Starting from the discussion on the theory of multiple intelligences discussed by Howard Gardner in his famous work Frame’s of Mind, this book presents and discusses the hypothesis of a particular form of intelligence, which will be named as graphic intelligence. This expression identifies the ability to use graphic abilities and, more generally, the ability to integrate the use of eye, mind and hand to solve problems of various kinds and generate effective products aimed at the creation, acquisition and communication of knowledge.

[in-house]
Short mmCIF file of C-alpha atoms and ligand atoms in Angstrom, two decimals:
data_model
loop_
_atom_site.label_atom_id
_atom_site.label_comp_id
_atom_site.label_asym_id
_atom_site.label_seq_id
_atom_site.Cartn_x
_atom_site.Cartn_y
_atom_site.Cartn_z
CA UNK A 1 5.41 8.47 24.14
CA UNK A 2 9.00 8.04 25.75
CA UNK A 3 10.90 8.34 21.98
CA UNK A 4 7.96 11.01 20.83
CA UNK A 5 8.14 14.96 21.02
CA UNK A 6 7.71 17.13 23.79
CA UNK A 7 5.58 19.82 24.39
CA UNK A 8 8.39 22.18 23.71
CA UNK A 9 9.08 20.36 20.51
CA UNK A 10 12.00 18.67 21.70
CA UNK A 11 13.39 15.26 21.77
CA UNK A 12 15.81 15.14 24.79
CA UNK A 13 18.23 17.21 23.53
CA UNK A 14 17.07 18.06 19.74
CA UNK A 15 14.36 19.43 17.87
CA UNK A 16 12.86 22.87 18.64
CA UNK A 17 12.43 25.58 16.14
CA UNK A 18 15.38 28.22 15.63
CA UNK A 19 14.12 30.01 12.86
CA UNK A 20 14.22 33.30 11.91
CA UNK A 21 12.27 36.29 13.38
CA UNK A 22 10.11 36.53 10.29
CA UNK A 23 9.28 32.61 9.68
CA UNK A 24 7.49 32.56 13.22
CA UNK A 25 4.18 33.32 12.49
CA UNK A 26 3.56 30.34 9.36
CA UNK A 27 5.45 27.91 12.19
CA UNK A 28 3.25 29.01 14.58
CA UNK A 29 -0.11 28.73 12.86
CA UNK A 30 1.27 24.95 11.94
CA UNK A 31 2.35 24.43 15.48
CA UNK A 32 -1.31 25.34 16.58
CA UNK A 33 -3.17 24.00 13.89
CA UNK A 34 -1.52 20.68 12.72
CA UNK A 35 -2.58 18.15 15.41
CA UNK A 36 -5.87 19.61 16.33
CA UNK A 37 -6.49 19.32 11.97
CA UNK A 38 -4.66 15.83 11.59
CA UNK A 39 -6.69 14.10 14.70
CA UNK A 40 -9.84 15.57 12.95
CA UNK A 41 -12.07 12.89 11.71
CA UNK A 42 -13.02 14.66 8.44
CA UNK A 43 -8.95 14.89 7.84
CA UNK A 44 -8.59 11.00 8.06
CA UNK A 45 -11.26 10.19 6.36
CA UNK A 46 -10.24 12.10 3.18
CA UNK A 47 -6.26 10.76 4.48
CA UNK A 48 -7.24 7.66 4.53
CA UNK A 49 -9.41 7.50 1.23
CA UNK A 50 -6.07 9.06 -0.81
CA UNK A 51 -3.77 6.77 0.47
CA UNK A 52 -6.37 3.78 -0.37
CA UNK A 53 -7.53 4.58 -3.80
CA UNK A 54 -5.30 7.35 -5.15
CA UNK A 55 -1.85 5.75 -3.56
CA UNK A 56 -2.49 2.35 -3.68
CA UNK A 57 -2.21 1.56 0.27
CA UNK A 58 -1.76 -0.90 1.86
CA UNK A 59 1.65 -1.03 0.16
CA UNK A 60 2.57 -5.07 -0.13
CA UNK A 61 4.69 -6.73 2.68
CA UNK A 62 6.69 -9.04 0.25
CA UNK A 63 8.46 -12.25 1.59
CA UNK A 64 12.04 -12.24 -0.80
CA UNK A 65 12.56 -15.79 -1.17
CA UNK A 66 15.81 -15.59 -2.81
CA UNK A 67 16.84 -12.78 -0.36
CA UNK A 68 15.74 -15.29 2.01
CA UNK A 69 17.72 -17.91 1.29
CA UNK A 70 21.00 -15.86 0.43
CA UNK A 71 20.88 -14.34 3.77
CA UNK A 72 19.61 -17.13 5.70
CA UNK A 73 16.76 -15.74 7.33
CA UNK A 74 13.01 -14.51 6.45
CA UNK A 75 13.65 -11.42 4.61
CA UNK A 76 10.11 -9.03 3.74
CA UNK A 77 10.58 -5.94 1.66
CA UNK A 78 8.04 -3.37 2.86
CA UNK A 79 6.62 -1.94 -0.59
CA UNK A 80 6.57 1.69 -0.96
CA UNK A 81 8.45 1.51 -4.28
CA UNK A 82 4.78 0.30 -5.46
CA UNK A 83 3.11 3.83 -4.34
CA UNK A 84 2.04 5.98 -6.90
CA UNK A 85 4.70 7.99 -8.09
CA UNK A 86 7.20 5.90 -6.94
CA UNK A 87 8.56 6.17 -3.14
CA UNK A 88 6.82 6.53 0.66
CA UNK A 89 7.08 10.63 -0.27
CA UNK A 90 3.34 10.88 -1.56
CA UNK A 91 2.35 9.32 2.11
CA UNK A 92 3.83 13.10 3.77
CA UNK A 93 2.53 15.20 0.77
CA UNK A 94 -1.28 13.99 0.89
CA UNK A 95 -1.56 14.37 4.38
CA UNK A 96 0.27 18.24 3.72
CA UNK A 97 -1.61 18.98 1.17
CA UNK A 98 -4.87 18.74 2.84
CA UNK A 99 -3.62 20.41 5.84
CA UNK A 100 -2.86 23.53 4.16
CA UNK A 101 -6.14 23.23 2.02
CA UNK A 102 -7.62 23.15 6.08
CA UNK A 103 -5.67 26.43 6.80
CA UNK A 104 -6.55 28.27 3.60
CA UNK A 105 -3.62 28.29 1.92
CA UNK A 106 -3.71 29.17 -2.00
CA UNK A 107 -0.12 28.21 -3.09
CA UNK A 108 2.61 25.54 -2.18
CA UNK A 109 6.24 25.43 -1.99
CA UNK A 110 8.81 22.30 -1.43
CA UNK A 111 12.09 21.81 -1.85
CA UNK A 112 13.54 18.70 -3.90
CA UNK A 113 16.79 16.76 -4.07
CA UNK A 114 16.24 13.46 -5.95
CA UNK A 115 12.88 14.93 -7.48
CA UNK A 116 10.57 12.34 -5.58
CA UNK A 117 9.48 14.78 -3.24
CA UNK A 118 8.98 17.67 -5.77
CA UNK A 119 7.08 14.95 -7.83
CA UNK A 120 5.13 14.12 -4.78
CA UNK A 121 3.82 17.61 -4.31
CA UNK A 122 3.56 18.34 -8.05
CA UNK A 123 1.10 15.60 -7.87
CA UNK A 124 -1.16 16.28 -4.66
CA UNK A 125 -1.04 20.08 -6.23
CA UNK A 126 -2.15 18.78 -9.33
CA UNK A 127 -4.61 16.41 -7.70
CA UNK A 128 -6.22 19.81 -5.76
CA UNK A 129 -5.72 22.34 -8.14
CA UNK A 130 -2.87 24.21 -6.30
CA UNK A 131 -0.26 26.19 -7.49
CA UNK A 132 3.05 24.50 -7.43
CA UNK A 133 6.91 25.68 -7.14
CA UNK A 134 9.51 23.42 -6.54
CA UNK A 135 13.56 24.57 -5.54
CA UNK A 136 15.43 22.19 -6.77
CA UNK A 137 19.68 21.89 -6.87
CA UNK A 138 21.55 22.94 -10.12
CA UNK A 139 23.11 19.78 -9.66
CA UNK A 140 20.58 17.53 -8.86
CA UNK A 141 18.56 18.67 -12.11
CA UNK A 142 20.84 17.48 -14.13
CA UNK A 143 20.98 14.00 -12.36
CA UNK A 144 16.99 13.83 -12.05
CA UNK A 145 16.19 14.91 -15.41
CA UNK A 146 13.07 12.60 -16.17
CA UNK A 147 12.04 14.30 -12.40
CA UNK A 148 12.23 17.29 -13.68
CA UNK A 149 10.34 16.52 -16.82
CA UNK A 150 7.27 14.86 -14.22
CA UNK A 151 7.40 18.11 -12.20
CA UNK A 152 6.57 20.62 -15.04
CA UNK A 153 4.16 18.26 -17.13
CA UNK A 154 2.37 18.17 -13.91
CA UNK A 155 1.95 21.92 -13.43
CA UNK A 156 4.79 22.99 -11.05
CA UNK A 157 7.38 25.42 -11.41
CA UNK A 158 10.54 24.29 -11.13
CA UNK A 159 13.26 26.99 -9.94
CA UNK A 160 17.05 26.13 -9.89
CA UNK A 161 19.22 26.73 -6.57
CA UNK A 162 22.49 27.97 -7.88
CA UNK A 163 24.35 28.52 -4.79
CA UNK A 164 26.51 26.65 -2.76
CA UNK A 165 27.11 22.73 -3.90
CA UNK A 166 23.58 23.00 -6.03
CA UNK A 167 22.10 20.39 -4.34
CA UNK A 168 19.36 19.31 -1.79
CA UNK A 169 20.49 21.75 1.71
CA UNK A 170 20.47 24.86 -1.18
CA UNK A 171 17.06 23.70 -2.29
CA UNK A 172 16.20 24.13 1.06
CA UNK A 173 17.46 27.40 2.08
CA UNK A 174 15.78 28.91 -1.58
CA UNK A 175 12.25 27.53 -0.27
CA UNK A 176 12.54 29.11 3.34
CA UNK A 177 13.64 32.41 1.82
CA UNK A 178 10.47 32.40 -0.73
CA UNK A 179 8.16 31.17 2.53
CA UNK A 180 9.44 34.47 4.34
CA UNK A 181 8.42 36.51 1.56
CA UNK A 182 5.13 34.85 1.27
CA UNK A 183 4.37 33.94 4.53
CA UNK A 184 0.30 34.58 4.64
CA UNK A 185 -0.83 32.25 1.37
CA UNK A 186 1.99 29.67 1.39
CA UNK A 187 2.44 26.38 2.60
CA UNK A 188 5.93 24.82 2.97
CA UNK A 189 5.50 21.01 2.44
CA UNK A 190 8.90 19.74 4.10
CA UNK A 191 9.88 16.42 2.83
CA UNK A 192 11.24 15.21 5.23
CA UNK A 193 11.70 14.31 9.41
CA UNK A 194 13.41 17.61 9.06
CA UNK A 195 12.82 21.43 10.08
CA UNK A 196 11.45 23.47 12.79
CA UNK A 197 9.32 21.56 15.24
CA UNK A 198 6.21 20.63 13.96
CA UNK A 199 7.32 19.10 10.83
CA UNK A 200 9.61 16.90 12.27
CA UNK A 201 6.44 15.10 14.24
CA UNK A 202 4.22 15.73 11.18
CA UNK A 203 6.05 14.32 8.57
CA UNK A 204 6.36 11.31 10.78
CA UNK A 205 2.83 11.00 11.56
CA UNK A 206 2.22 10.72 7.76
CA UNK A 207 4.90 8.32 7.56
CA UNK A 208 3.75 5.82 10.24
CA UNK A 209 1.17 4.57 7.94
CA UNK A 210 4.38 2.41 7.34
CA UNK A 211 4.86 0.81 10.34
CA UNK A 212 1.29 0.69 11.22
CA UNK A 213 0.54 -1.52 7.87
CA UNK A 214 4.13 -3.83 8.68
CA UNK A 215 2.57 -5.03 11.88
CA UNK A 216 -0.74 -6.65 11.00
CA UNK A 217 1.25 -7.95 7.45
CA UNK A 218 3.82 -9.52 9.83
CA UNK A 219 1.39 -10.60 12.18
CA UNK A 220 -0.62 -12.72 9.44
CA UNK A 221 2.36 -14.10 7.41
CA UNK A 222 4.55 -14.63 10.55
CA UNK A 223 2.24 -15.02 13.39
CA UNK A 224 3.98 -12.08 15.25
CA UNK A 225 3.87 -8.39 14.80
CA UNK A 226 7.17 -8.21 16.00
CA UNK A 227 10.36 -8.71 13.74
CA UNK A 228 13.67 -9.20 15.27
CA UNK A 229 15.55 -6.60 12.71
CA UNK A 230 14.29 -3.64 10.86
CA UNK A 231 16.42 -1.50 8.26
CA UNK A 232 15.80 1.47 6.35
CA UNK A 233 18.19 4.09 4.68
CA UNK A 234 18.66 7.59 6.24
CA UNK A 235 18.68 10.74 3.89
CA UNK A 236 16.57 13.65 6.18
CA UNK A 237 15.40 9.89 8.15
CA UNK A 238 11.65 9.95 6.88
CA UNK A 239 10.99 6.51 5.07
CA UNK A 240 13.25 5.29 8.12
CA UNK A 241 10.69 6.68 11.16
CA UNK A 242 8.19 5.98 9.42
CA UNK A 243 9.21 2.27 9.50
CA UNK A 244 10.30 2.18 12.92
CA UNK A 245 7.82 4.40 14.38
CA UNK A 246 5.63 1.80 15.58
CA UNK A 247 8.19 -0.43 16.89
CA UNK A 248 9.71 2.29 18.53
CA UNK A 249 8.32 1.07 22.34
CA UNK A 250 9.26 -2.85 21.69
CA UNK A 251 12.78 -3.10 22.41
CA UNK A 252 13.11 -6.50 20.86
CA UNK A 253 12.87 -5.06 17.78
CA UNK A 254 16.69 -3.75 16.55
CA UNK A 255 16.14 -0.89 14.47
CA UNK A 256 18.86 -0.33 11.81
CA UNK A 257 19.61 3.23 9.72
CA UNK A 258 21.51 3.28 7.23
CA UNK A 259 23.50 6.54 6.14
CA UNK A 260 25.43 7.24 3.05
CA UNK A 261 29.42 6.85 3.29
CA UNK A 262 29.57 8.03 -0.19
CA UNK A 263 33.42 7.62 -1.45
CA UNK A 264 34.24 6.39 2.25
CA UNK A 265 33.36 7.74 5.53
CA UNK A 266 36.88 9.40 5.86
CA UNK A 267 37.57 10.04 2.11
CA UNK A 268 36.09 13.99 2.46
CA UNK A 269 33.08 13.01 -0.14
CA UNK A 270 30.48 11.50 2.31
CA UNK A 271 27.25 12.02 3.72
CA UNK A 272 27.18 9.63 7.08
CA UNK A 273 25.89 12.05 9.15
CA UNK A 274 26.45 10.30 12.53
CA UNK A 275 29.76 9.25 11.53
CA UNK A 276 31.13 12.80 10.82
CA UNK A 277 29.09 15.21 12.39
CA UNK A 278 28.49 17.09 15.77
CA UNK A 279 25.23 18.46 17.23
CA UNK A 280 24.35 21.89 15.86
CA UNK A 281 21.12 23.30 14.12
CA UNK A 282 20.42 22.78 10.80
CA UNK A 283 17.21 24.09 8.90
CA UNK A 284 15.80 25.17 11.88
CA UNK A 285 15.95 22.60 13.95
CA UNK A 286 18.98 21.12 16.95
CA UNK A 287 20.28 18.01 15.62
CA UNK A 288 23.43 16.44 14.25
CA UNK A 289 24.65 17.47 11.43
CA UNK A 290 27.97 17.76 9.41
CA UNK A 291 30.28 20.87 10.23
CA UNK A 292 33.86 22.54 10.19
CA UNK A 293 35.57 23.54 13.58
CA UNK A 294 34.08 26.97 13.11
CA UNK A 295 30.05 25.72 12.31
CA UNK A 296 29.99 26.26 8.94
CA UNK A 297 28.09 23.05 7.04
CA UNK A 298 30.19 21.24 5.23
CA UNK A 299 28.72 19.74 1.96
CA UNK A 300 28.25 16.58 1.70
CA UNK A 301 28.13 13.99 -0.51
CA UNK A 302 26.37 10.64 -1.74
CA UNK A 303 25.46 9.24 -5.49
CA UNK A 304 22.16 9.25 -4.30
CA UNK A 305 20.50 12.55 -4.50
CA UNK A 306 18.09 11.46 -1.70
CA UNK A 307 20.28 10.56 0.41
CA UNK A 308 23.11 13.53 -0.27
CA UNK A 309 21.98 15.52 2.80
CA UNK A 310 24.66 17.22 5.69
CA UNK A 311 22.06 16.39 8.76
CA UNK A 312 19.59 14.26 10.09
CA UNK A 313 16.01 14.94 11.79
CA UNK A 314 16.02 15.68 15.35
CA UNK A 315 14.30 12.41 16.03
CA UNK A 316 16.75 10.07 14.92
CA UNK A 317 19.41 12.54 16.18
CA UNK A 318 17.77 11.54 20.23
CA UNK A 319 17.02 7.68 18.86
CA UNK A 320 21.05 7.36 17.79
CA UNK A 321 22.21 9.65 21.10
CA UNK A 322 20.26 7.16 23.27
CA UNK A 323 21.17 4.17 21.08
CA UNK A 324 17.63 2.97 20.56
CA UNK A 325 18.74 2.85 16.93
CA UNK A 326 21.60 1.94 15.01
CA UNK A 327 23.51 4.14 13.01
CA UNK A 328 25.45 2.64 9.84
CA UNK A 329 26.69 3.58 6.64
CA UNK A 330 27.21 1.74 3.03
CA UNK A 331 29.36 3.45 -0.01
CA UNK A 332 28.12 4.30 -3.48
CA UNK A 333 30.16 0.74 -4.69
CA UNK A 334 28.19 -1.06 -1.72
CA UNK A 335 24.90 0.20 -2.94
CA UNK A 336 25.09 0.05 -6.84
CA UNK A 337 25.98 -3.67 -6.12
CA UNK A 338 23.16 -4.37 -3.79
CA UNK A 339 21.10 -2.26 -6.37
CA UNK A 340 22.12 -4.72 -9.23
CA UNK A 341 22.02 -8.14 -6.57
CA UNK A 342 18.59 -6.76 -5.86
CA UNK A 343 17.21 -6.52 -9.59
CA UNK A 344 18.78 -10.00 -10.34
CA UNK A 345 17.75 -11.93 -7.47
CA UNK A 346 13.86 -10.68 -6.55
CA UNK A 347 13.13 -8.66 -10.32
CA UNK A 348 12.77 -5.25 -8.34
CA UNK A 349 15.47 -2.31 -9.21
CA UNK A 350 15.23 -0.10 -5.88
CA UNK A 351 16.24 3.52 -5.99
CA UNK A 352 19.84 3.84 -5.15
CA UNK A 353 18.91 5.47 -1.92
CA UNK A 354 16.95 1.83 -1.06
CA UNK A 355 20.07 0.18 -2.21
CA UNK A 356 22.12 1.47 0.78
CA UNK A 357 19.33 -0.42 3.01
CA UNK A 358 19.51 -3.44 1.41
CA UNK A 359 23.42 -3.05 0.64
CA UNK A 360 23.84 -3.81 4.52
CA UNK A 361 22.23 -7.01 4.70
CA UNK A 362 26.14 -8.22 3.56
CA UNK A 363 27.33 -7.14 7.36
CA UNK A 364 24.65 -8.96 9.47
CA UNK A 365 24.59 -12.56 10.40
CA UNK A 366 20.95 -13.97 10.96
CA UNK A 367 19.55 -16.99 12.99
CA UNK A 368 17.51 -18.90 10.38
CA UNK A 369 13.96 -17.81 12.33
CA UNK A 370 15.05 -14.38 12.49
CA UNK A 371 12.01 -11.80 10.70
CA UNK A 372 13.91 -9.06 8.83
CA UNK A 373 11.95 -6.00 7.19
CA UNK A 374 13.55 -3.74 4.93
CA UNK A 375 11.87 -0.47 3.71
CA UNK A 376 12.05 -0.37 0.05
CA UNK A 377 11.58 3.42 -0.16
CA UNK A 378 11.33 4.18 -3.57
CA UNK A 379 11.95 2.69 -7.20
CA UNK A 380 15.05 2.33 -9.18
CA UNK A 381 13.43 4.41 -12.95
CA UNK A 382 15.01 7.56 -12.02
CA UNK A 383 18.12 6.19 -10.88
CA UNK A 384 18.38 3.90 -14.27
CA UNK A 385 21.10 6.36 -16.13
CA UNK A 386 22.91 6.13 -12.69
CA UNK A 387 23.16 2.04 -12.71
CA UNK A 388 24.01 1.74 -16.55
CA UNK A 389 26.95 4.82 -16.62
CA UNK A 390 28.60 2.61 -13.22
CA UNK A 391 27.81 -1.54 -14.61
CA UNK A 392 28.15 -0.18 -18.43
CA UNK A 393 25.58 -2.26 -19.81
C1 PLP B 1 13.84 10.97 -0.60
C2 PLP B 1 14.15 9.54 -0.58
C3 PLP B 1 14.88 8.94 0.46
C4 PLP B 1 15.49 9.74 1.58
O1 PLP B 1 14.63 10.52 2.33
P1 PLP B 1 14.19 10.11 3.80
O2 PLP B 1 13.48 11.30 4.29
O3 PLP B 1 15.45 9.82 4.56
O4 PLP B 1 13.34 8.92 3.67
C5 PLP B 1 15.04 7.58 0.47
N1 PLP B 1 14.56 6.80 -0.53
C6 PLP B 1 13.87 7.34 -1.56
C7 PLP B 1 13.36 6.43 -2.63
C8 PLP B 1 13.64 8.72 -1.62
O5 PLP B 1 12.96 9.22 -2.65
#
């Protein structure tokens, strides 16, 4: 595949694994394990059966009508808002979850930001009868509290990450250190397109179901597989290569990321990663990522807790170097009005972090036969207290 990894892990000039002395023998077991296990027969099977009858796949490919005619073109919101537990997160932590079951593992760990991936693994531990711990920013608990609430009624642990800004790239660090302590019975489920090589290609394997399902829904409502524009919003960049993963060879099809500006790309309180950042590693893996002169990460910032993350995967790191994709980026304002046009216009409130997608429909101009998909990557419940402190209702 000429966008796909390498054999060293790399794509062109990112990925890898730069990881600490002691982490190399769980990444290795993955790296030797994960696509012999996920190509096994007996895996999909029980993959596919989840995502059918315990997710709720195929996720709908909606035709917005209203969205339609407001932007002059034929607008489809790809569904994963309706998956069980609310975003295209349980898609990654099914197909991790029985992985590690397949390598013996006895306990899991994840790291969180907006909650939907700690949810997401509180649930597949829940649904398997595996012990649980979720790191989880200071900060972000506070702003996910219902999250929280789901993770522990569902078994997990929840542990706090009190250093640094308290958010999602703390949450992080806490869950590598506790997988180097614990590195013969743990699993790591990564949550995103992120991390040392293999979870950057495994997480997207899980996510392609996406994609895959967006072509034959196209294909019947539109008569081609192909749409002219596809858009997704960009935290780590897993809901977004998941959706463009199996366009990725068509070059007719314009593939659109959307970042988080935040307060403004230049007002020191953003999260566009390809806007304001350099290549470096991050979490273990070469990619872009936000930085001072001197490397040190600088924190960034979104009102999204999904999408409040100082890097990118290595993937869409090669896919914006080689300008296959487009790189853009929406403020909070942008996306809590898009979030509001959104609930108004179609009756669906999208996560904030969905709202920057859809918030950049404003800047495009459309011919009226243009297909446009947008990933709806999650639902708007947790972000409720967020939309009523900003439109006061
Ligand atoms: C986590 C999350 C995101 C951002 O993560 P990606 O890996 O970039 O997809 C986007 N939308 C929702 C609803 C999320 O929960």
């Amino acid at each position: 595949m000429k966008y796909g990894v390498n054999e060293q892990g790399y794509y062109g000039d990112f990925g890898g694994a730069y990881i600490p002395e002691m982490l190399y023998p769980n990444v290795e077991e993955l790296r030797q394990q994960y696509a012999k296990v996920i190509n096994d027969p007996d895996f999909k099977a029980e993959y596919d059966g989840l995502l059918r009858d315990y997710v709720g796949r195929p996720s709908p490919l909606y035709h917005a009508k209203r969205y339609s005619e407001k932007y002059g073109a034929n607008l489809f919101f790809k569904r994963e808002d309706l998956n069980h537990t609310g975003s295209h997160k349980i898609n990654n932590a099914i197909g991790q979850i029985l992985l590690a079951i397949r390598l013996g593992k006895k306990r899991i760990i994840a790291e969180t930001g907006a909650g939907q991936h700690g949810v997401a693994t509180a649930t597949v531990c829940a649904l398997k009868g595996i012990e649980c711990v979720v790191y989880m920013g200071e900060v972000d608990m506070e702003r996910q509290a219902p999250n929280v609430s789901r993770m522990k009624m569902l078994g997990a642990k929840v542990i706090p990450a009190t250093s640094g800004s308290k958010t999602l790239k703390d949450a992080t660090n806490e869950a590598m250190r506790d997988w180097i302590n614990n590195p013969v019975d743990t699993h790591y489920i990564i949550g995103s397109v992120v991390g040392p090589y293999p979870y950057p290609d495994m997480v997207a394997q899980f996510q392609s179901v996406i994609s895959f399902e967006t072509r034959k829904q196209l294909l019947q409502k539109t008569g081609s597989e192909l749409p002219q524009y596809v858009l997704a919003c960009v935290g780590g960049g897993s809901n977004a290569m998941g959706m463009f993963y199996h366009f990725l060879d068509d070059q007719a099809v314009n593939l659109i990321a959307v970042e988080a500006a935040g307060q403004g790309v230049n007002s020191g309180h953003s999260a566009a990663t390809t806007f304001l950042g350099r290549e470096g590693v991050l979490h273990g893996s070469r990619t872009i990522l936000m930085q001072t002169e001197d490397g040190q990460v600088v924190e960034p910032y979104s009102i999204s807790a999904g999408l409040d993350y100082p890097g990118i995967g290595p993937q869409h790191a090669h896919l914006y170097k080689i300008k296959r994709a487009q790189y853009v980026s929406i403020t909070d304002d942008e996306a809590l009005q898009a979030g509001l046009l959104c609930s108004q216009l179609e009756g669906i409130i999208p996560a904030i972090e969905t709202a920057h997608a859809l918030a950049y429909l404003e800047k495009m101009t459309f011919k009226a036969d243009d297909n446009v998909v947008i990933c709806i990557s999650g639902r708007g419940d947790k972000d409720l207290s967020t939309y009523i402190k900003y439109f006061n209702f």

The most recent studies in the field of cognitive sciences suggest the existence of important relationships between graphic representation and cognitive development that support the idea of a graphic intelligence detectable among the other forms of intelligence capable of describing and containing a range of human intellectual competences.
As well as verbal languages, also drawing can be legitimately defined as a medium because it is not only a graphic translation of thought, but is itself a form of thought, besides being a product of thought. Thus, graphic intelligence would be confronted equally with the best-known linguistic and logical-mathematical intelligences on which the school and the curricula today tend to focus more and to complete and enrich the already investigated visual and spatial intelligences that, according to the literature produced so far on the subject, include and coordinate with the graphic skills.